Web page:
When Nicole Kidman's lookalike was ousted from American Idol last week she cannily interjected words to the effect of "Oh why did I decide to scat/Americans hate jazz" into her farewell song. I won't begin to speculate on how an artist like the great Betty Carter would fare on the program. But I may never hear a better example of a great instrument utilized by a great mind than this 1955 recording. The out-of-print Social Call sells for $40.00 and up. But don't fret- this song is also available on this Spanish import for half that.
Here's a static video of the delightful Dr. Dog at a recent in-store.
Maybe it's because my cranium is loaded with enough allergy medication to operate a meth lab, but I'm captivated by this human jukebox. I'd live at my neighborhood tavern if a guy or gal like this sat in the corner entertaining my requests every night.
Kansas City Click: The Boulevard Big Band does their thing at Harlings or at J. Barleycorns- their site indicates that they may have recently moved their bi-monthly session. Call the venues to confirm.
Monday, March 05, 2007
The light is off.
Kerry Strayer is one a couple dozen prominent jazz musicians too often taken for granted in Kansas City. He regularly leads bands at area clubs and lounges. So what happens when a guy like Strayer leaves town? Ten years ago this month Strayer was joined by the jazz world's top musicians in a New York studio. The resulting Jeru Blue: A Tribute to Gerry Mulligan on Palmetto Records is an outstanding straight-ahead date. Randy Brecker and Ted Rosenthal are two of the stars heard here. But it's Strayer's perfect tone and deeply emotive work on baritone saxophone that make this devastatingly gorgeous ballad memorable.
My review of Friday's George Strait, Ronnie Milsap and Taylor Swift concert is here.
A primitive St. Louis music 'zine blew my impressionable mind back in the early '80s. It made me realize that I wasn't alone; other geeks were out there. A decade later I found myself working with many of the editors and writers of Jet Lag. The first five issues are now online. They demonstrate how pathetically underground the "alternative" scene was "back in the day." I implore you kids to scroll through the site- you'll quickly realize that being a fan back then really was like walking five miles to school in two feet of snow. This was punk.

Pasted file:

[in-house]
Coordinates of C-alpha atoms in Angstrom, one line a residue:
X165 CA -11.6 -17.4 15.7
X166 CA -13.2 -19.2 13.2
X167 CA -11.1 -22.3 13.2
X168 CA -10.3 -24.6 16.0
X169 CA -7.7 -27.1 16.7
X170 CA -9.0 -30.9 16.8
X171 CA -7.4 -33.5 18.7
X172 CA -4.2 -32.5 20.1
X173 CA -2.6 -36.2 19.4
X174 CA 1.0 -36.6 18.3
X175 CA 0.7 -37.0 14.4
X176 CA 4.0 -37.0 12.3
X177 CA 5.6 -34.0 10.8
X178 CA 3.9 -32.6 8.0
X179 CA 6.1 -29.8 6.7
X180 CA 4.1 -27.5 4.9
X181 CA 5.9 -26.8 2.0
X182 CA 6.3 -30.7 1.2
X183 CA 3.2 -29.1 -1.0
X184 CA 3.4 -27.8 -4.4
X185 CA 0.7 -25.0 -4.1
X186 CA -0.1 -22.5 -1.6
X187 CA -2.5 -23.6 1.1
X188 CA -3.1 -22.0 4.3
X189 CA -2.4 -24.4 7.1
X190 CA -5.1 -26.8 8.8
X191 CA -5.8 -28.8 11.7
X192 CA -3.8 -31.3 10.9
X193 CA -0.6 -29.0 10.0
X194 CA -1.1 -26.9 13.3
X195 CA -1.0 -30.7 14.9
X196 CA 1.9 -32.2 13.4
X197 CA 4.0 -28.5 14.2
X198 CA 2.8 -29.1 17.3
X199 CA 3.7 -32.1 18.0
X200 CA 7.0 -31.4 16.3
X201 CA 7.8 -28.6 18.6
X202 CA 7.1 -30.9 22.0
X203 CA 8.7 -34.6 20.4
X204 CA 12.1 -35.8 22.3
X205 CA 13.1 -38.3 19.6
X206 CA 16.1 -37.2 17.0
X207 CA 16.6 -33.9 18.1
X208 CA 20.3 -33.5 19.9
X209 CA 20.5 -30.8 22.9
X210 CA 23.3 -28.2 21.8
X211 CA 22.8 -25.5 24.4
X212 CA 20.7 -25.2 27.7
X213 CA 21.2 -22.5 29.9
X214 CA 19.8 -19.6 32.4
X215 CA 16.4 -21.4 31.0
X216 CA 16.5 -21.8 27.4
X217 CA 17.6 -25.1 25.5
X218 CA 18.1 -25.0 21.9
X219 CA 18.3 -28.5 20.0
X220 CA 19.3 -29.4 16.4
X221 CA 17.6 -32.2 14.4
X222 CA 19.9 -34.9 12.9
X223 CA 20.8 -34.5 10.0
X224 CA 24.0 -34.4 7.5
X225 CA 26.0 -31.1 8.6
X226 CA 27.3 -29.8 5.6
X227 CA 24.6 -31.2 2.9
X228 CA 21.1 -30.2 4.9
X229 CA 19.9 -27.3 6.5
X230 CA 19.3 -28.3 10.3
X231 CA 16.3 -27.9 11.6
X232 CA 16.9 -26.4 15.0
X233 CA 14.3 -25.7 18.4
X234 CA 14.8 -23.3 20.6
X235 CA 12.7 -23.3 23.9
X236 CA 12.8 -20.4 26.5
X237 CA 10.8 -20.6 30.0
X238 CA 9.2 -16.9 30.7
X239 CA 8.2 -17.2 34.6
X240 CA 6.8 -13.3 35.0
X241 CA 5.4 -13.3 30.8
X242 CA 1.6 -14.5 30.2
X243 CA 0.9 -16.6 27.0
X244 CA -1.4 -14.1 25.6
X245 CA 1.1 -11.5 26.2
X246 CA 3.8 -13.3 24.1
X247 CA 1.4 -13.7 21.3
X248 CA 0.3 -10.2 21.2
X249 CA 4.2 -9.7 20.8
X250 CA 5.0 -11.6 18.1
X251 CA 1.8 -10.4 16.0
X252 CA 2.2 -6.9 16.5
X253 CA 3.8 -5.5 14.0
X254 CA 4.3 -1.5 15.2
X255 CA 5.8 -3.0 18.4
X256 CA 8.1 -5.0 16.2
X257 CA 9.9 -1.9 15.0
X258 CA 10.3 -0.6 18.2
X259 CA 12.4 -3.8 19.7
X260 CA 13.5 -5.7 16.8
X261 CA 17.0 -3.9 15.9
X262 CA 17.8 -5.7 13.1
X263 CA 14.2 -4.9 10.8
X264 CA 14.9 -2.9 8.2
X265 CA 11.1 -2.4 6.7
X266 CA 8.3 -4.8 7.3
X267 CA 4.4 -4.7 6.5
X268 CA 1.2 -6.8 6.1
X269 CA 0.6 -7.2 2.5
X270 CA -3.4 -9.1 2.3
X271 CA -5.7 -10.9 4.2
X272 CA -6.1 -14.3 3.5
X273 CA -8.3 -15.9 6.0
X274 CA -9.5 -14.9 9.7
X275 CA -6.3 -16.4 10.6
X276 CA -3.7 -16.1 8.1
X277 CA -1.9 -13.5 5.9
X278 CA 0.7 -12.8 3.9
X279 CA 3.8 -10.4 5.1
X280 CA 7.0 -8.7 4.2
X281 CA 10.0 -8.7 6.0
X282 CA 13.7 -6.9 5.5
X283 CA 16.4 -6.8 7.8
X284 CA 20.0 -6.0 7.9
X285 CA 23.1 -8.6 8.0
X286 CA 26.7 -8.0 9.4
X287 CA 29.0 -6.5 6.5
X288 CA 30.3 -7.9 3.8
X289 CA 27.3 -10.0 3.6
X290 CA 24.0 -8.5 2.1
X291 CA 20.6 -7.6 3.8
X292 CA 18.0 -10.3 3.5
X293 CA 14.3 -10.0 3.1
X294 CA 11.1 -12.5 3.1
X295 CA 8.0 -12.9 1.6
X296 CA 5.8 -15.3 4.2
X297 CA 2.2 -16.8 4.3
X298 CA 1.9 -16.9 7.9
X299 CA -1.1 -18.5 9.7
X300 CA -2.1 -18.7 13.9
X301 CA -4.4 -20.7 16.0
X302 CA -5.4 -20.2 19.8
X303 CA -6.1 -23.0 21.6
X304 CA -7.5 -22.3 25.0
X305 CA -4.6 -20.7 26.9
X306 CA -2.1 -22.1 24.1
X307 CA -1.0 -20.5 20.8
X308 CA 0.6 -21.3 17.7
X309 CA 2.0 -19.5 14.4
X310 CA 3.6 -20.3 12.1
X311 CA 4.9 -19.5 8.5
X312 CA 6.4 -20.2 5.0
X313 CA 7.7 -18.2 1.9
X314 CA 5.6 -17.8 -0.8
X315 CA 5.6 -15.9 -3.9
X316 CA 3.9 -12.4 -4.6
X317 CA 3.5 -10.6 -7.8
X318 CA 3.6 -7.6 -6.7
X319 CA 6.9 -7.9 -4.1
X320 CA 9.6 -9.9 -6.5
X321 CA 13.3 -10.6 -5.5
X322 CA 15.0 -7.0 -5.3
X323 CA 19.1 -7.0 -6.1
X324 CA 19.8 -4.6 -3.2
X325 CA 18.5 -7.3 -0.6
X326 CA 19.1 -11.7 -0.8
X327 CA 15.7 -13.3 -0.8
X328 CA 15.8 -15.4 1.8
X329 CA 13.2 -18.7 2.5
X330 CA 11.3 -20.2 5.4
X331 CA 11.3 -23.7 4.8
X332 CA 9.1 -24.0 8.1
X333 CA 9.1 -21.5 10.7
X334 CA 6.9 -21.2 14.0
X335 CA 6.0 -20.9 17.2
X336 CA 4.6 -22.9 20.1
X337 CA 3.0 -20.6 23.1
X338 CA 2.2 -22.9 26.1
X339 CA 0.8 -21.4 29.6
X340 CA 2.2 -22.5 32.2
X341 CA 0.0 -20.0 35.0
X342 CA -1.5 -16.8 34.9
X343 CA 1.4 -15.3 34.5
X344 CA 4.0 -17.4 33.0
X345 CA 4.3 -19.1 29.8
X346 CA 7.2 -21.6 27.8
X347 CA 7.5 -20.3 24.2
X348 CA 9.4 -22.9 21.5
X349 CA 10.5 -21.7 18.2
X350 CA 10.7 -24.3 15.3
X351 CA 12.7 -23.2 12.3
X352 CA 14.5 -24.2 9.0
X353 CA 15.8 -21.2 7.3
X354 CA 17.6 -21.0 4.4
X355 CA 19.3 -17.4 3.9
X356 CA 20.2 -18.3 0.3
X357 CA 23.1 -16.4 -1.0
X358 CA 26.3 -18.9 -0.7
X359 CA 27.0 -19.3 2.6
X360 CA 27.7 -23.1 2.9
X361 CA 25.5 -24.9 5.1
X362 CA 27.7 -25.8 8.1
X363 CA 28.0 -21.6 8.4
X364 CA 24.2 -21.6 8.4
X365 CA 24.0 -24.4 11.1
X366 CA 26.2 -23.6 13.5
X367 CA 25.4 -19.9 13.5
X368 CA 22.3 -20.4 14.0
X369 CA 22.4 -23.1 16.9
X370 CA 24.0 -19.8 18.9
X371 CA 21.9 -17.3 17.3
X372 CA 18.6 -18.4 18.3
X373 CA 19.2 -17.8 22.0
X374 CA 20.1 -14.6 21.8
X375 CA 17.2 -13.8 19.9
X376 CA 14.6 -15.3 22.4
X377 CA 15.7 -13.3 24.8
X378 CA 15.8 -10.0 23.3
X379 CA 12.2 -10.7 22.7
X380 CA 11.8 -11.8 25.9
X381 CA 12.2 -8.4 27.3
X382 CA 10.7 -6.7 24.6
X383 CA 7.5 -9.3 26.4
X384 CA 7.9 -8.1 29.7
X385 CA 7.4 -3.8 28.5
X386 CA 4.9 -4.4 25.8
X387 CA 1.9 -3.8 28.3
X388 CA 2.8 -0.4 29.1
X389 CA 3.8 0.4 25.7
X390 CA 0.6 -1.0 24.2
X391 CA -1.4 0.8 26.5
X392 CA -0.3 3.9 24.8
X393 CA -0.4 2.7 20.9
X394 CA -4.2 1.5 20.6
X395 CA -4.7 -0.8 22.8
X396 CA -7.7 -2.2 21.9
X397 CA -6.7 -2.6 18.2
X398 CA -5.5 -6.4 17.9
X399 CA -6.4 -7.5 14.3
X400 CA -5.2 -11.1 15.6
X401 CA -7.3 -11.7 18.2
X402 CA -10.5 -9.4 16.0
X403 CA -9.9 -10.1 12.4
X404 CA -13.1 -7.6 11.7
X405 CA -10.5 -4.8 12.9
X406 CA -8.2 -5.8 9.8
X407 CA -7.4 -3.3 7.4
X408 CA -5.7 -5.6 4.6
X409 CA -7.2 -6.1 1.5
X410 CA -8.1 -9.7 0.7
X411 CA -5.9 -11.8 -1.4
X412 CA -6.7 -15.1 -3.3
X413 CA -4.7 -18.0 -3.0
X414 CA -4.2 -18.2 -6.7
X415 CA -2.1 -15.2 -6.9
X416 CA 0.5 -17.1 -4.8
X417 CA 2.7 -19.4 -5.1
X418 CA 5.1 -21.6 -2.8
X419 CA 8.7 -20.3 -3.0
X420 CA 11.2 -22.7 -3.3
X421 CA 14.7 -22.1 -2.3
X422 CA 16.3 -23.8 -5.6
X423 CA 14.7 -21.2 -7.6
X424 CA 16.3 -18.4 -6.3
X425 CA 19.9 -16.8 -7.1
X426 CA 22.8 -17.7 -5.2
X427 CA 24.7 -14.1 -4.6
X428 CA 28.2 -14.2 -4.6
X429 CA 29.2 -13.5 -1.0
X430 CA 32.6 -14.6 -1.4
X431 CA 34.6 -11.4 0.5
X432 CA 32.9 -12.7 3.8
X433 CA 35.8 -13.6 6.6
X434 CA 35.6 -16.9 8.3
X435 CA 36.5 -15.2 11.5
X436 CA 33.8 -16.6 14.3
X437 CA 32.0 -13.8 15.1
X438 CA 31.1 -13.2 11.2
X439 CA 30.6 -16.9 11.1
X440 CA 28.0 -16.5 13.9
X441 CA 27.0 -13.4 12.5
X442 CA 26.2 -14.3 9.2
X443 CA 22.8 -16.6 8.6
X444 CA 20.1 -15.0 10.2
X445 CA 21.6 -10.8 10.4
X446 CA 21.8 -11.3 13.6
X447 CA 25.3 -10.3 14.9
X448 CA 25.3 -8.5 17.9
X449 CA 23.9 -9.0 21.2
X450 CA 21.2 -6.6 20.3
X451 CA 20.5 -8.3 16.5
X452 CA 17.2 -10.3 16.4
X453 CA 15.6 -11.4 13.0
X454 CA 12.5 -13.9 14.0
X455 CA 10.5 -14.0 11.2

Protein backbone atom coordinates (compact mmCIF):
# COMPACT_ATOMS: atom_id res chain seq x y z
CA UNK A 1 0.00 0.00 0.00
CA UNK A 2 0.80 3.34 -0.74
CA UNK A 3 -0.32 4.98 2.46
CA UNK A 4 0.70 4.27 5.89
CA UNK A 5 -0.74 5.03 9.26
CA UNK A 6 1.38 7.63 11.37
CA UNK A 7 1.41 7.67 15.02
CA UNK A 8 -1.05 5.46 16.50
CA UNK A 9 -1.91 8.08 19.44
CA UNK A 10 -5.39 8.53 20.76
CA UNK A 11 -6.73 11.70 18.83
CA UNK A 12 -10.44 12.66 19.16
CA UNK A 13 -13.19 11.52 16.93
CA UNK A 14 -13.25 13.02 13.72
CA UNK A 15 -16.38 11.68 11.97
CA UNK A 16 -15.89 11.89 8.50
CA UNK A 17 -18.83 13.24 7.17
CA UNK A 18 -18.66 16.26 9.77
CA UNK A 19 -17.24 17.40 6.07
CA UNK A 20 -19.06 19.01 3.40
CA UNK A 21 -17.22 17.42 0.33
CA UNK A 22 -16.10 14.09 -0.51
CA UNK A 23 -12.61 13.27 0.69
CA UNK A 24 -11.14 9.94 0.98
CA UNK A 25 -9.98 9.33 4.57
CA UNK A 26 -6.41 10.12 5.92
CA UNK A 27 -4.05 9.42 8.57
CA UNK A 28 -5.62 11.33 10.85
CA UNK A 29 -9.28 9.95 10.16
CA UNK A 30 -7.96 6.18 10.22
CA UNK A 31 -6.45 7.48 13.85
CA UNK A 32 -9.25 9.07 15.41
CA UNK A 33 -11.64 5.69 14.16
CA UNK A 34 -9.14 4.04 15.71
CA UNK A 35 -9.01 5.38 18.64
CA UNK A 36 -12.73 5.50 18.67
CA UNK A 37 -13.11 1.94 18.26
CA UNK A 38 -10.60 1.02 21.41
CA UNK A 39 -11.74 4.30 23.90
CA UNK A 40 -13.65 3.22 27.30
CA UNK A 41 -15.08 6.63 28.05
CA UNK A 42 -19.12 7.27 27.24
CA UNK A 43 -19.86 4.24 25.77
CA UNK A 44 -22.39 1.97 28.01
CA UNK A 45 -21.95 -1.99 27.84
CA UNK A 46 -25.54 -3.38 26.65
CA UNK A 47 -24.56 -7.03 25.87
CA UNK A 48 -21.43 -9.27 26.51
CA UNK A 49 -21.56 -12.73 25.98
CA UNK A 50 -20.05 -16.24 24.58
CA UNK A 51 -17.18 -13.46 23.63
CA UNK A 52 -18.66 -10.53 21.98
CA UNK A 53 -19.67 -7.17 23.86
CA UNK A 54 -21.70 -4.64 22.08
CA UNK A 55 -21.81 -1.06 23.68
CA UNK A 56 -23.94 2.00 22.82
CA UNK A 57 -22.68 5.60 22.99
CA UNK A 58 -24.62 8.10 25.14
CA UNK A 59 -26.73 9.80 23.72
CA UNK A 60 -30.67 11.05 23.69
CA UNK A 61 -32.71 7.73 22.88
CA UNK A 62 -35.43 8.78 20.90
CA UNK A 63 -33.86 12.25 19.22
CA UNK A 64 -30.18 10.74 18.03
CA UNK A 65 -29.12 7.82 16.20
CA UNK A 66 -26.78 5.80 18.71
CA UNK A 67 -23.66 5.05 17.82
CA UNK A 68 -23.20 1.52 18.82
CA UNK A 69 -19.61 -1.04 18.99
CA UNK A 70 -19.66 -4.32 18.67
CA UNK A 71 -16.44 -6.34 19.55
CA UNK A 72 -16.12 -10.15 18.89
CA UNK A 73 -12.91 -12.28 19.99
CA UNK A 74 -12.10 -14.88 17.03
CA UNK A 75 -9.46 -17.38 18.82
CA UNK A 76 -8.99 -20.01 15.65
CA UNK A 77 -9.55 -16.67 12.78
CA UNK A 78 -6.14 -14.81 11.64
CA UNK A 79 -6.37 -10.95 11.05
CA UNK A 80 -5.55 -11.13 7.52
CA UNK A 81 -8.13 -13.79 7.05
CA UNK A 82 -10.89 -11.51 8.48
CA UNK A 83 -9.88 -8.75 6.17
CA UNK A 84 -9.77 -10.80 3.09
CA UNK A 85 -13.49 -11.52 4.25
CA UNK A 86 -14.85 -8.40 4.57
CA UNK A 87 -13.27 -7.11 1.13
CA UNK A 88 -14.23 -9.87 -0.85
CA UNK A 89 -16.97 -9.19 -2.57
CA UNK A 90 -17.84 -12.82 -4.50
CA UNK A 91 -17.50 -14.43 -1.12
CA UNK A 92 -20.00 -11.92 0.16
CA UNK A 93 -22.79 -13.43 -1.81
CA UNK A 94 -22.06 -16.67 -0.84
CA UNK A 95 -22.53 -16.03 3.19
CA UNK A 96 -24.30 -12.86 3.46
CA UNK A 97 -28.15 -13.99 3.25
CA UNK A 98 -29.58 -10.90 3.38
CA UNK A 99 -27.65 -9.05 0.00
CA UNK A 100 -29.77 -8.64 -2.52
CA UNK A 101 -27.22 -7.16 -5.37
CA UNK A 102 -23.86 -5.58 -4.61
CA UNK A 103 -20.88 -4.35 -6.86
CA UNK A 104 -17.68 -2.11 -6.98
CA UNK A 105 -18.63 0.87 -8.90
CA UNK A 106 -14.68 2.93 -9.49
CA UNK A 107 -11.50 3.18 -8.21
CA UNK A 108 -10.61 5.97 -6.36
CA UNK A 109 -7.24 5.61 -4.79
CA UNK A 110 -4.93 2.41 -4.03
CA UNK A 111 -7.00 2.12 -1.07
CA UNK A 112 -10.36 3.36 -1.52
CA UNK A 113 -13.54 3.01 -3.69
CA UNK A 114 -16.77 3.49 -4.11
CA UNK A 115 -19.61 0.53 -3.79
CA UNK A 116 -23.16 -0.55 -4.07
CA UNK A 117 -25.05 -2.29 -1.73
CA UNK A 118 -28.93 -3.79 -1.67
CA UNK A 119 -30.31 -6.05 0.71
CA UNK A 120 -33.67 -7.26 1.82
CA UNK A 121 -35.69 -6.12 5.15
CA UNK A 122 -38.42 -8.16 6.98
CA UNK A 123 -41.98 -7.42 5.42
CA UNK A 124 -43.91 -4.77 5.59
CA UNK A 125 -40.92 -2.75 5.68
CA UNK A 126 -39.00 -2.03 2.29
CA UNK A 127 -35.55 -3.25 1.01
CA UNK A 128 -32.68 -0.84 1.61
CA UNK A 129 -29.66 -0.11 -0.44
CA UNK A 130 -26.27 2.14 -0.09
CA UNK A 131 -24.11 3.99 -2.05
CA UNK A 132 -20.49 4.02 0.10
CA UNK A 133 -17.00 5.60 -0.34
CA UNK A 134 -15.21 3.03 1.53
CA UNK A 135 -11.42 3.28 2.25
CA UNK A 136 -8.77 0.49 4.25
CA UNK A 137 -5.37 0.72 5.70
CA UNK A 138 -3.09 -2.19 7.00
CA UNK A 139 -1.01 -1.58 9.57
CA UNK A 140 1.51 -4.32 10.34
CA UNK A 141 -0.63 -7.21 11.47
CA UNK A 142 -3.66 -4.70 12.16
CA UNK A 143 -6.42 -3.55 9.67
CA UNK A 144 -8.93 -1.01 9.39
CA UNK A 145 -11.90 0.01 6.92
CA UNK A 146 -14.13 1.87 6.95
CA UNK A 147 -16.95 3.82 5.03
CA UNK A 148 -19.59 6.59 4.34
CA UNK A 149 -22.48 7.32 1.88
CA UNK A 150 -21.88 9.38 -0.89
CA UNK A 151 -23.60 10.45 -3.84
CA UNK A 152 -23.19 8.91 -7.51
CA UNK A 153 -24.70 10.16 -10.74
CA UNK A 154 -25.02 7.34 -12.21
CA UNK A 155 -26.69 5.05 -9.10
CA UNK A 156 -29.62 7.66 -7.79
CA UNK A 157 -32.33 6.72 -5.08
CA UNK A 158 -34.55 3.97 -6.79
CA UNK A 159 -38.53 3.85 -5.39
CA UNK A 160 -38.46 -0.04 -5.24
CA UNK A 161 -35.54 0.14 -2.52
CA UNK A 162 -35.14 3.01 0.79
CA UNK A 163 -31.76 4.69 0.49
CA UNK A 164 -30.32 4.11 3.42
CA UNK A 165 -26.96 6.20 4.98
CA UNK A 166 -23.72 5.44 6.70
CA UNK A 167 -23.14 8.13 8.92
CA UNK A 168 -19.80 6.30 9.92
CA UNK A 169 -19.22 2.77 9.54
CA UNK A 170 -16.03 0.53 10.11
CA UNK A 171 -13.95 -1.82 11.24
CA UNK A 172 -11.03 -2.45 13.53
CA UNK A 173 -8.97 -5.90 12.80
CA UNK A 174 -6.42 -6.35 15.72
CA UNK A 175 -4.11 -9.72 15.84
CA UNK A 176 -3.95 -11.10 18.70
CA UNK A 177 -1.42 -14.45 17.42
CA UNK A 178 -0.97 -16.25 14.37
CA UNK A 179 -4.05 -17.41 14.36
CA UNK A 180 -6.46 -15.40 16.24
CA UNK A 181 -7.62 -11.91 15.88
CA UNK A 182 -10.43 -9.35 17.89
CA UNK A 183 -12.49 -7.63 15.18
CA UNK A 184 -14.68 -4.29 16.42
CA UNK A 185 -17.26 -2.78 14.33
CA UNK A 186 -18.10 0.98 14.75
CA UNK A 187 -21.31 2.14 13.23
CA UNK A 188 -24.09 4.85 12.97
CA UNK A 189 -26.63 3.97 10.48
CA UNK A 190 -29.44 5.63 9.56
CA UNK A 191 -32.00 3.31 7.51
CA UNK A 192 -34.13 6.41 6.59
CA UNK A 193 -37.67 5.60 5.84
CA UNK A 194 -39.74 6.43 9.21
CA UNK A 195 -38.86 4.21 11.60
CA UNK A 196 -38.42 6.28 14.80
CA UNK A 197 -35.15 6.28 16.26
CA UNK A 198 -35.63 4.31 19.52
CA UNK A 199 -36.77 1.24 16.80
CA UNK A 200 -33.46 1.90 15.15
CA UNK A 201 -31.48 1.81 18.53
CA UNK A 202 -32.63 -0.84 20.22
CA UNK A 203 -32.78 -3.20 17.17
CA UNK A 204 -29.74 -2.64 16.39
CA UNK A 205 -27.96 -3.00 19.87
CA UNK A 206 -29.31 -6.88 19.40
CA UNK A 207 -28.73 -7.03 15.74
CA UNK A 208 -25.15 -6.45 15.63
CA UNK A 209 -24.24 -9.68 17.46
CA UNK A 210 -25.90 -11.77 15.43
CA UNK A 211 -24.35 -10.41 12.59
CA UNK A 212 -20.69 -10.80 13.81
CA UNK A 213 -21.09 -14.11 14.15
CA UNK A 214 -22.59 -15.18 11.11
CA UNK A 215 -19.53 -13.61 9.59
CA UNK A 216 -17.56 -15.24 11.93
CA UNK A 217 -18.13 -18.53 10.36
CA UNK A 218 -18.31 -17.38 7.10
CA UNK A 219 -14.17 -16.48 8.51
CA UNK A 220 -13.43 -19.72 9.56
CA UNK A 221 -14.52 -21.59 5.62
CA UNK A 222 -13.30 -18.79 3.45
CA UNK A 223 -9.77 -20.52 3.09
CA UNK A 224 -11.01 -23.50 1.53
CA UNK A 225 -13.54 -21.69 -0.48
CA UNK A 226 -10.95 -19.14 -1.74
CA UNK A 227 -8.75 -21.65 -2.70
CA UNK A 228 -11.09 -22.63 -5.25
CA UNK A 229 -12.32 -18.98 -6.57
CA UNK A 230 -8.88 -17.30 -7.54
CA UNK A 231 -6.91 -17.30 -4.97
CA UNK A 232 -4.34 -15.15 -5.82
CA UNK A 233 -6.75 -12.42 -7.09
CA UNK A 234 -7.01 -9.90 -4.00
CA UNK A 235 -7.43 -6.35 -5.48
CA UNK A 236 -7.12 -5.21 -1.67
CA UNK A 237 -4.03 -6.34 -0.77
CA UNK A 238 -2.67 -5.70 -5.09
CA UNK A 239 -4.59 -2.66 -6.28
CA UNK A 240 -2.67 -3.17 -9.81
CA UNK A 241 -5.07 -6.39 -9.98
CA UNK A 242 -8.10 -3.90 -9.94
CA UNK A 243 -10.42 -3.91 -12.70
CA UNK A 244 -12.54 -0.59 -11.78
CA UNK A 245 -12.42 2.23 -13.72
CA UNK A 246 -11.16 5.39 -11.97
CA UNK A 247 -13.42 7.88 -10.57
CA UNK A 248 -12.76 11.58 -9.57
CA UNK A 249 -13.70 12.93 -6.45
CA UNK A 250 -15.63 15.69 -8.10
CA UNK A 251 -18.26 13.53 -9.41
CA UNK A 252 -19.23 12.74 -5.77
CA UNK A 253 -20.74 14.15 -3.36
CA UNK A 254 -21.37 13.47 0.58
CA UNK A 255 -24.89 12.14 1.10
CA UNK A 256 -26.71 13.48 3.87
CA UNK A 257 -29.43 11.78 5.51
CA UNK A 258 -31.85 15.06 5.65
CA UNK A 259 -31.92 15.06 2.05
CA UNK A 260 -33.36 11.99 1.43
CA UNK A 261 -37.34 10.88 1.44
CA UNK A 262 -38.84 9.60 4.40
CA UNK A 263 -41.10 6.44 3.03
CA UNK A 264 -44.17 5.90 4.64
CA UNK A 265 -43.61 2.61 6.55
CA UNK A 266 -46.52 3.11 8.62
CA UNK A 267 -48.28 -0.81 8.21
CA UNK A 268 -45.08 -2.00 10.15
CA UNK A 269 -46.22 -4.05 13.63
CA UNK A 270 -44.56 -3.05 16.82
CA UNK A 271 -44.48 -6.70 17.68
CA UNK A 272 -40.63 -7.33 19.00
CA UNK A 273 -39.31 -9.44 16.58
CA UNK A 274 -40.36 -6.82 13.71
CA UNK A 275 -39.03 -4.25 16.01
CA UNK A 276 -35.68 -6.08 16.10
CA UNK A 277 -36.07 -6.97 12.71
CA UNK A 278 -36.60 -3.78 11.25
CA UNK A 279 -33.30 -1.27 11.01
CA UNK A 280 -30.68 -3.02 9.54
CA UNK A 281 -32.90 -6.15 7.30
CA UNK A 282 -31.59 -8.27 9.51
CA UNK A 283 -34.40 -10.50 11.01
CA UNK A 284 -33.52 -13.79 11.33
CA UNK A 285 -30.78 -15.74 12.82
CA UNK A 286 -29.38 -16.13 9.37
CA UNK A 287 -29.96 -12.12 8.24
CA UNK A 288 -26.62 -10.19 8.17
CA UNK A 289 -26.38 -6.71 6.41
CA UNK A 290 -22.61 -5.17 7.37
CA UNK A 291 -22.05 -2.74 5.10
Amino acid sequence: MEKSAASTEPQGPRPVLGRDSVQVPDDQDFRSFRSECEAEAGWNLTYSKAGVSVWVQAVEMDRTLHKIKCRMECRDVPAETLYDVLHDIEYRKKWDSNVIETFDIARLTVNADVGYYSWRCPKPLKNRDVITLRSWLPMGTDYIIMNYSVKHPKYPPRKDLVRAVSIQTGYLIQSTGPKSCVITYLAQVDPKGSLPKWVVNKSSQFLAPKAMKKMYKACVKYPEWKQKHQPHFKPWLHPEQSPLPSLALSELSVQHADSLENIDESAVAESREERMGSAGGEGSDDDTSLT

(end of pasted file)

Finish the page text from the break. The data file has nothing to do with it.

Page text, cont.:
Kansas City Click: Last Monday night, the country-folk side of Wilco was represented at the Record Bar by Autumn Defense. Wilco's arty jazz/noise/classical side takes its turn tonight when drummer Glenn Kotche takes the stage. Olympic Size opens.
Friday, March 02, 2007
Thank you, Scott.
Here's a tip for a savvy record label- reissue Nine of Swords. The three copies available through secondary vendors at Amazon are priced at $80 and $100. It's not as if the Scott Appel album is a secret. It received enthusiastic reviews when it was released in 1988. Appel was a sort of Nick Drake revivalist back when Drake was no more than a footnote to all but hardcore folk fans. This album, which included previously unpublished Drake songs, served as my introduction to the now fashionable Drake. Out of respect for the late Appel, I'm featuring one of his original compositions here. But trust me- he did Drake better than anyone. C'mon Drag City. Or what about you, Sugar Hill? Every freak-folker worth his or her salt needs Nine of Swords.
"The Way I Live" by Baby Boy Da Prince is easily the best current radio hit. I usually burn out on such tracks after a week or two. And I certainly can't get behind the lyrical content. Yet every time I hear it on both urban and "hot' formats it makes everything else on the playlists sound stale. Part of the attraction is the young man's speech impediment. Is it caused by his grillz or by something else? The song of the South is already slow, so the chopped & screwed version is kind of unnecessary.
Borders provides good footage of a Gomez in-store. My favorite part is watching a couple of the guys roam the store.
Kansas City Click: Local jazz fixture David Basse is joined by California-based veteran pianist Mike Melvoin at Plaza III Friday and Saturday night. I've never been to Jerry's Bait Shop in Lenexa but Sunday might be a good time to change that. A dude from the Pomonas entertains that evening.
Thursday, March 01, 2007
No more shame.
I love The Driftwood Singers. The vinyl fetishists at the eclectic music blog are funny, smart and kind of creepy. Lefty, one of the site's contributors, recently suggested that Randy Newman's Bad Love is his second-best album. It's easy to scoff at that silly assertion, but "Shame" is certainly one of his best songs. The deranged narrator attempts to woo back his "pretty little baby." "Do you know what it feels like to have to beg a little bum like you for love?" he cries before falling apart at the 3:50 mark. Making matters even more absurd, he quarrels with song's background singers. While the pathetic narrator's clearly a self-centered, materialistic pig, Newman's brilliant portrait forces the listener to identify with him anyway.
Brett Dennen fought the crowd and the crowd won. The rising star attracted a couple hundred people to a bar in my town last night, About half of them knew the words to every song and sang along with impassioned conviction. Unfortunately, they also gabbed with one another as if a year-long vow of silence was going into effect at midnight. The big redhead was clearly rattled by the raucous carnival atmosphere. I took this photo during one of his failed attempts to capture the audience's attention. His band offered a dance-oriented reggae-based lilt that his fine new album So Much More only hints at.
Kansas City Click: The Record Bar pops with Apples In Stereo.